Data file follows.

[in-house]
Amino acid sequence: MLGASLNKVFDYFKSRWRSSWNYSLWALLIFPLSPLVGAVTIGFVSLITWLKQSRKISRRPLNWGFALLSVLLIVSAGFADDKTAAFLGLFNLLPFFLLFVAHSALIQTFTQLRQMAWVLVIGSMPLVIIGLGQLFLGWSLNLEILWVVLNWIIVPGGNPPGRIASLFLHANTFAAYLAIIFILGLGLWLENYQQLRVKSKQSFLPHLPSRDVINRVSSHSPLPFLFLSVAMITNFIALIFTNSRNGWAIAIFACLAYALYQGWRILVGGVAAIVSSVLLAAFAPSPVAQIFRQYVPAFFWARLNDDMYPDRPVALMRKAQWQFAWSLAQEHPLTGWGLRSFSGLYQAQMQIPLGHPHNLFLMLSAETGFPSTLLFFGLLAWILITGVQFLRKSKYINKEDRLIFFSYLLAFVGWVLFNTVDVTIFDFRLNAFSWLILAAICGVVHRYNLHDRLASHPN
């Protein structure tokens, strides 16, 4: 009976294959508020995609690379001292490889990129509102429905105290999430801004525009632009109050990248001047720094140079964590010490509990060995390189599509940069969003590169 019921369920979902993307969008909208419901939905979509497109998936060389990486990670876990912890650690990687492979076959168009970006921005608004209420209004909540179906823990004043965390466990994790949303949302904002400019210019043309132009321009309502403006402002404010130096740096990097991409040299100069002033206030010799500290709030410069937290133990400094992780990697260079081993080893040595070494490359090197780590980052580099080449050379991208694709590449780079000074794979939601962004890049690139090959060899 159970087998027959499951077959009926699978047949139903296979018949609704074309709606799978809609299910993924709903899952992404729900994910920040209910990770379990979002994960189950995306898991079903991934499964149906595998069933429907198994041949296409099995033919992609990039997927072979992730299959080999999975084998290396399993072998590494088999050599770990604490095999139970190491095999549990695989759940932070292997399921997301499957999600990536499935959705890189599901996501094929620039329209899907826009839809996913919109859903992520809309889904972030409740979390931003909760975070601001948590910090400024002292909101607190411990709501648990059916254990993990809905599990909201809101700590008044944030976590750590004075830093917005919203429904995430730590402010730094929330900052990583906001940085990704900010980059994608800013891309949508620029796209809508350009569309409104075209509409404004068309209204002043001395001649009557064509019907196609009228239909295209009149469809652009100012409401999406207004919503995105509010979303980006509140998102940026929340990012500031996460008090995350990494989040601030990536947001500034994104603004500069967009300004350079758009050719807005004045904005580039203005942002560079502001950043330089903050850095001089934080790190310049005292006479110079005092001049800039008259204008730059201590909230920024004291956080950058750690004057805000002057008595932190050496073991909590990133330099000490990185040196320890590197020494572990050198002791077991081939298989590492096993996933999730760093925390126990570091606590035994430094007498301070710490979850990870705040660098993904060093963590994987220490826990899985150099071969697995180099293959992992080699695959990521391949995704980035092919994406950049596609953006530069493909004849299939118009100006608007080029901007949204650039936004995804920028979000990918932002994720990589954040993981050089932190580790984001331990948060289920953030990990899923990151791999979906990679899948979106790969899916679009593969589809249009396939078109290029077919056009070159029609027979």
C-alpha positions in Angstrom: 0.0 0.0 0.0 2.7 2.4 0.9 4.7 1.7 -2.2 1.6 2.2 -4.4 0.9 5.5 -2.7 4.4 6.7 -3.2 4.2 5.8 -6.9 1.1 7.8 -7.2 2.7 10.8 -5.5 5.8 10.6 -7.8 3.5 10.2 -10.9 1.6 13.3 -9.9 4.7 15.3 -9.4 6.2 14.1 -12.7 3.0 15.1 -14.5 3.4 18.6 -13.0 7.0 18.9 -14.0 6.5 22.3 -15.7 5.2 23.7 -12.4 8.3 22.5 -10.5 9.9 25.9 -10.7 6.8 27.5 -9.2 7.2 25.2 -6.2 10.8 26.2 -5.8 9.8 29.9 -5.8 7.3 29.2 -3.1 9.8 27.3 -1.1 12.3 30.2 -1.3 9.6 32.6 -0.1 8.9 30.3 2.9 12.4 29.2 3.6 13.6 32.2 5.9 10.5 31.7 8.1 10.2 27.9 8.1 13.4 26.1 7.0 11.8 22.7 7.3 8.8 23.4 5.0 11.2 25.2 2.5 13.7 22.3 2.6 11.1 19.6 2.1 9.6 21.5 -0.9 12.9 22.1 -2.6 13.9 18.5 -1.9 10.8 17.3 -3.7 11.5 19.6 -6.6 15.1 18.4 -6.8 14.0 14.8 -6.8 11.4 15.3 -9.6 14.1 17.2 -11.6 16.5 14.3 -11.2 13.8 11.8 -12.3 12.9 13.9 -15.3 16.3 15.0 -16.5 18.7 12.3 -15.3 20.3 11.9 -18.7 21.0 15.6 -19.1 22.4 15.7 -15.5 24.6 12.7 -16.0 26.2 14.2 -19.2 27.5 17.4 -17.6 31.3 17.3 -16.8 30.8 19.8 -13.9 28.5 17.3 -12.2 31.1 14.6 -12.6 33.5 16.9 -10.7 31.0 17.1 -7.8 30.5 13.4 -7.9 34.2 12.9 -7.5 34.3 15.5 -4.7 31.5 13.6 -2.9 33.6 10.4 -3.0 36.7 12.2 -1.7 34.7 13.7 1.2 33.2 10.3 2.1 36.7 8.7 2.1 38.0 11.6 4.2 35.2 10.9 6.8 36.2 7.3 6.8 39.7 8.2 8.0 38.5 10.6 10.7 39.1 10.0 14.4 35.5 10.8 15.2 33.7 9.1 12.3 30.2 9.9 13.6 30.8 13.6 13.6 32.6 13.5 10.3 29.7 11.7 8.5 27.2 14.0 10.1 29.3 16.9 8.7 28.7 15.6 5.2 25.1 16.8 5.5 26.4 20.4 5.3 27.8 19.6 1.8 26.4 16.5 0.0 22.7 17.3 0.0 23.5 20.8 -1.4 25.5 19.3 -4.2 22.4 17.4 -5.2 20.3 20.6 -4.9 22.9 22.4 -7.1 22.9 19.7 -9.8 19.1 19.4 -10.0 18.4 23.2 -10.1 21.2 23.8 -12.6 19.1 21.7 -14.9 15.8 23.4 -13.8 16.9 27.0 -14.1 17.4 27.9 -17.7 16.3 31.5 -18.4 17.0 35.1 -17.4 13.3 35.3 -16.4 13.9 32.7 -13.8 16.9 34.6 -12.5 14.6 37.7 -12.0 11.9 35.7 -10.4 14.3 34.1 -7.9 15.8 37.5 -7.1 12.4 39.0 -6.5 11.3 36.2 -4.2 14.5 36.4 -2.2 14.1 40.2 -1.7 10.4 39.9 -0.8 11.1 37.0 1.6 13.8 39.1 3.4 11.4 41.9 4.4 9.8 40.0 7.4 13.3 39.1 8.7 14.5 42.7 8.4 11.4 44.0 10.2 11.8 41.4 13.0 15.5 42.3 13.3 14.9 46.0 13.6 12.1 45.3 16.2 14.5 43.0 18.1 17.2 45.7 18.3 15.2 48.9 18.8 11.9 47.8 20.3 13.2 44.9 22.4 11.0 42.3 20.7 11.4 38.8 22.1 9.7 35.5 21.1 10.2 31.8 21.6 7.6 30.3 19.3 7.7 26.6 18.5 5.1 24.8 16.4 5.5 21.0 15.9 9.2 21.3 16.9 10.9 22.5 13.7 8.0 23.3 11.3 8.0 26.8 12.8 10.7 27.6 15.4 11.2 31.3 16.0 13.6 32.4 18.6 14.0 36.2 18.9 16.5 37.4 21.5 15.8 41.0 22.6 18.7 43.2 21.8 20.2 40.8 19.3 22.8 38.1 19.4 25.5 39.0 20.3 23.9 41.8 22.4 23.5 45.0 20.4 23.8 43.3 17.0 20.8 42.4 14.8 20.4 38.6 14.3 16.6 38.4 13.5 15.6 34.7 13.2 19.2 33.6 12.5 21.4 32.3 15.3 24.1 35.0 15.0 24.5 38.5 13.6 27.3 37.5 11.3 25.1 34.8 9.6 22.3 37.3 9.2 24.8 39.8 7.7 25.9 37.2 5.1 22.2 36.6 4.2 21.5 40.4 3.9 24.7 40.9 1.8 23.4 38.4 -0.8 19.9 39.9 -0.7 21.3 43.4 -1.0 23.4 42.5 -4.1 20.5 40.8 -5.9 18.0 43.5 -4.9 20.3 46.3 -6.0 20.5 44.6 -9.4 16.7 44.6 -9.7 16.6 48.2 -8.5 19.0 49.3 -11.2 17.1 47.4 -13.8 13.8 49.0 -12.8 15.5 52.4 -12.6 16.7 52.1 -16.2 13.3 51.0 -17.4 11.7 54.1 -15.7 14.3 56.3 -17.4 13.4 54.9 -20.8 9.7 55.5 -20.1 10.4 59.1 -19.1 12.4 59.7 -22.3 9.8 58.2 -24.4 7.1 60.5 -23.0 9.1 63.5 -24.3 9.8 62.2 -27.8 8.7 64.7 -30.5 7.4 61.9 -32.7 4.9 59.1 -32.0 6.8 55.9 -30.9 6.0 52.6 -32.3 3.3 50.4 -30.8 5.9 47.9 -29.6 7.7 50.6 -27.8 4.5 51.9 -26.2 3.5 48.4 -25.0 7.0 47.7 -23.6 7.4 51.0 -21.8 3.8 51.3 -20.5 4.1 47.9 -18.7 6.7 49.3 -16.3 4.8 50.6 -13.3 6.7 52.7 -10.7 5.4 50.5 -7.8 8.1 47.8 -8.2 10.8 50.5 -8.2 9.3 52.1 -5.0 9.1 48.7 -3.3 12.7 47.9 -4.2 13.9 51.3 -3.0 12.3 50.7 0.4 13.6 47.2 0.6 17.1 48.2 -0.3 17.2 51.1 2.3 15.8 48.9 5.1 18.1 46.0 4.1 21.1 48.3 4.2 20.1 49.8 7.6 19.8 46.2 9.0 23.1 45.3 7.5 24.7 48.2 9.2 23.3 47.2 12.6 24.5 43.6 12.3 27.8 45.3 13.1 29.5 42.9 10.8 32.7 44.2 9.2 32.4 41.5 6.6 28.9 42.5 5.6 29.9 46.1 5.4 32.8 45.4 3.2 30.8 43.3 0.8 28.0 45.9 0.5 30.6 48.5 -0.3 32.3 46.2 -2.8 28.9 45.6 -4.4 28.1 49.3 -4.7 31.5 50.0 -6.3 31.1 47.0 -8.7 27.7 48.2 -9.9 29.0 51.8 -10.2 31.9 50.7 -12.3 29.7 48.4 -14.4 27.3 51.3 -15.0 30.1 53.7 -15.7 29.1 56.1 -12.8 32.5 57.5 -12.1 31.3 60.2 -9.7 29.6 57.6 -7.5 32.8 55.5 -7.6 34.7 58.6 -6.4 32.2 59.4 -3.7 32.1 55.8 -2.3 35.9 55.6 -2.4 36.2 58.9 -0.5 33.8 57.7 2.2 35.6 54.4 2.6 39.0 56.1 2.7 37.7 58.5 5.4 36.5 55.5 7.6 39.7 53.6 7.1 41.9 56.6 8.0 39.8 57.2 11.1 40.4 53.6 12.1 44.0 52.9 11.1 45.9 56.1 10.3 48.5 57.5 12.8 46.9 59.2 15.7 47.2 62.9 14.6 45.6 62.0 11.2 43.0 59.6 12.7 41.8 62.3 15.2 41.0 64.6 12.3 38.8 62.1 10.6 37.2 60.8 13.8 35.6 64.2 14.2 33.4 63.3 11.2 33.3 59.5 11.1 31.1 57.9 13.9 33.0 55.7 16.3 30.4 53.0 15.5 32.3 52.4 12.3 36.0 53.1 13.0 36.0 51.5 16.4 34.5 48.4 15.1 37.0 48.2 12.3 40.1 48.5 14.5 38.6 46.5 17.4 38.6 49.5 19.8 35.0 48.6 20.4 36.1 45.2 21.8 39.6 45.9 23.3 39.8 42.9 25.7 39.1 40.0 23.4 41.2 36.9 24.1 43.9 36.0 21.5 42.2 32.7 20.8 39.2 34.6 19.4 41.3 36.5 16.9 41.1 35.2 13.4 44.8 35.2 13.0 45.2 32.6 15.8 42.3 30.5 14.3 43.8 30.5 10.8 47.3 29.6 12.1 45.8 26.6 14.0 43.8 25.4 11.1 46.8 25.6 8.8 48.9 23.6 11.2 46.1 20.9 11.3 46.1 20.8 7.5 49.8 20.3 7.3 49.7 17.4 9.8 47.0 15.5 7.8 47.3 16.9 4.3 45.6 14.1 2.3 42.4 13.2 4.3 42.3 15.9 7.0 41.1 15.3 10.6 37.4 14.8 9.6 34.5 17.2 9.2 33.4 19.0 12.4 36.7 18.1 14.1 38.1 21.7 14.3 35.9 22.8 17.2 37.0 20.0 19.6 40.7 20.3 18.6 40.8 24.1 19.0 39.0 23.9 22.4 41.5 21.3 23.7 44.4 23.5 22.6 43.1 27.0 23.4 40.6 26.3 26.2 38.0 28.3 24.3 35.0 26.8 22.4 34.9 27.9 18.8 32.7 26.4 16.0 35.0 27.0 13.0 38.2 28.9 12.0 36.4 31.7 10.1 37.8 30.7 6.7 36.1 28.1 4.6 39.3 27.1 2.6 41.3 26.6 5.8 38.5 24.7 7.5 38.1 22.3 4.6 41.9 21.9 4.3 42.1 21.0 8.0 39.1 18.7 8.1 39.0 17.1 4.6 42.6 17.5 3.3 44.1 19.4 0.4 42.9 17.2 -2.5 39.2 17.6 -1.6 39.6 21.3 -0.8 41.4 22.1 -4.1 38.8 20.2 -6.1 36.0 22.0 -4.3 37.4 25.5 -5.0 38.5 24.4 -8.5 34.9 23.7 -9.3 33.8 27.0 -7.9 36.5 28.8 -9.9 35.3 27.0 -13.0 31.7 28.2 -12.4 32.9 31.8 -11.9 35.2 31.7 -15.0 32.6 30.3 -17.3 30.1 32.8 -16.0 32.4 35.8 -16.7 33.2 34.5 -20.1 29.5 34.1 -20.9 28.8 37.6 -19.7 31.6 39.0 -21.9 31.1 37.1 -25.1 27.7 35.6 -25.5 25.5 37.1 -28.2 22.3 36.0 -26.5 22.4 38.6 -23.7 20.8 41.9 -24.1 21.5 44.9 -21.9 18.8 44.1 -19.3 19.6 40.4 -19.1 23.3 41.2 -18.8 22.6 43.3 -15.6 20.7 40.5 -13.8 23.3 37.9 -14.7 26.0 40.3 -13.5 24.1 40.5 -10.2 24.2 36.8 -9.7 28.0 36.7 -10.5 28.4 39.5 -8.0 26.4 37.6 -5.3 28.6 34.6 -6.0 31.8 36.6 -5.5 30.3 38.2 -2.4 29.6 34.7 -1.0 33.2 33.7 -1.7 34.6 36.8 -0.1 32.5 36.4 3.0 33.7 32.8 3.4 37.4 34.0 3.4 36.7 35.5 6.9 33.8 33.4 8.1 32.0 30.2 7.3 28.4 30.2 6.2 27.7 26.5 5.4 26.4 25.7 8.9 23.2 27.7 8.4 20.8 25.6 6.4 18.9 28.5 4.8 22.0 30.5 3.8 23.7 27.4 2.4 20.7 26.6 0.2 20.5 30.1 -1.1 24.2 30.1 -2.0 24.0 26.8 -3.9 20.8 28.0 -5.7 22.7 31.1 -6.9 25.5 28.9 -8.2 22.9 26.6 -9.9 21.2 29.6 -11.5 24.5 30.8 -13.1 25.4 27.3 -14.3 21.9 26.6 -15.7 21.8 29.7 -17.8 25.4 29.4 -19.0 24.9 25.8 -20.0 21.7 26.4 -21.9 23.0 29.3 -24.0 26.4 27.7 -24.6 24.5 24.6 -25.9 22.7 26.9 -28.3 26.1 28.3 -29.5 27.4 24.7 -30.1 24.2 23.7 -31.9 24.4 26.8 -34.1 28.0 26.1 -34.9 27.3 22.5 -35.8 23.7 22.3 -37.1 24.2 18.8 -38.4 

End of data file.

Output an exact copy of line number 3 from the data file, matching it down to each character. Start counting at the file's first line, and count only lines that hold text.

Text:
């Protein structure tokens, strides 16, 4: 009976294959508020995609690379001292490889990129509102429905105290999430801004525009632009109050990248001047720094140079964590010490509990060995390189599509940069969003590169 019921369920979902993307969008909208419901939905979509497109998936060389990486990670876990912890650690990687492979076959168009970006921005608004209420209004909540179906823990004043965390466990994790949303949302904002400019210019043309132009321009309502403006402002404010130096740096990097991409040299100069002033206030010799500290709030410069937290133990400094992780990697260079081993080893040595070494490359090197780590980052580099080449050379991208694709590449780079000074794979939601962004890049690139090959060899 159970087998027959499951077959009926699978047949139903296979018949609704074309709606799978809609299910993924709903899952992404729900994910920040209910990770379990979002994960189950995306898991079903991934499964149906595998069933429907198994041949296409099995033919992609990039997927072979992730299959080999999975084998290396399993072998590494088999050599770990604490095999139970190491095999549990695989759940932070292997399921997301499957999600990536499935959705890189599901996501094929620039329209899907826009839809996913919109859903992520809309889904972030409740979390931003909760975070601001948590910090400024002292909101607190411990709501648990059916254990993990809905599990909201809101700590008044944030976590750590004075830093917005919203429904995430730590402010730094929330900052990583906001940085990704900010980059994608800013891309949508620029796209809508350009569309409104075209509409404004068309209204002043001395001649009557064509019907196609009228239909295209009149469809652009100012409401999406207004919503995105509010979303980006509140998102940026929340990012500031996460008090995350990494989040601030990536947001500034994104603004500069967009300004350079758009050719807005004045904005580039203005942002560079502001950043330089903050850095001089934080790190310049005292006479110079005092001049800039008259204008730059201590909230920024004291956080950058750690004057805000002057008595932190050496073991909590990133330099000490990185040196320890590197020494572990050198002791077991081939298989590492096993996933999730760093925390126990570091606590035994430094007498301070710490979850990870705040660098993904060093963590994987220490826990899985150099071969697995180099293959992992080699695959990521391949995704980035092919994406950049596609953006530069493909004849299939118009100006608007080029901007949204650039936004995804920028979000990918932002994720990589954040993981050089932190580790984001331990948060289920953030990990899923990151791999979906990679899948979106790969899916679009593969589809249009396939078109290029077919056009070159029609027979």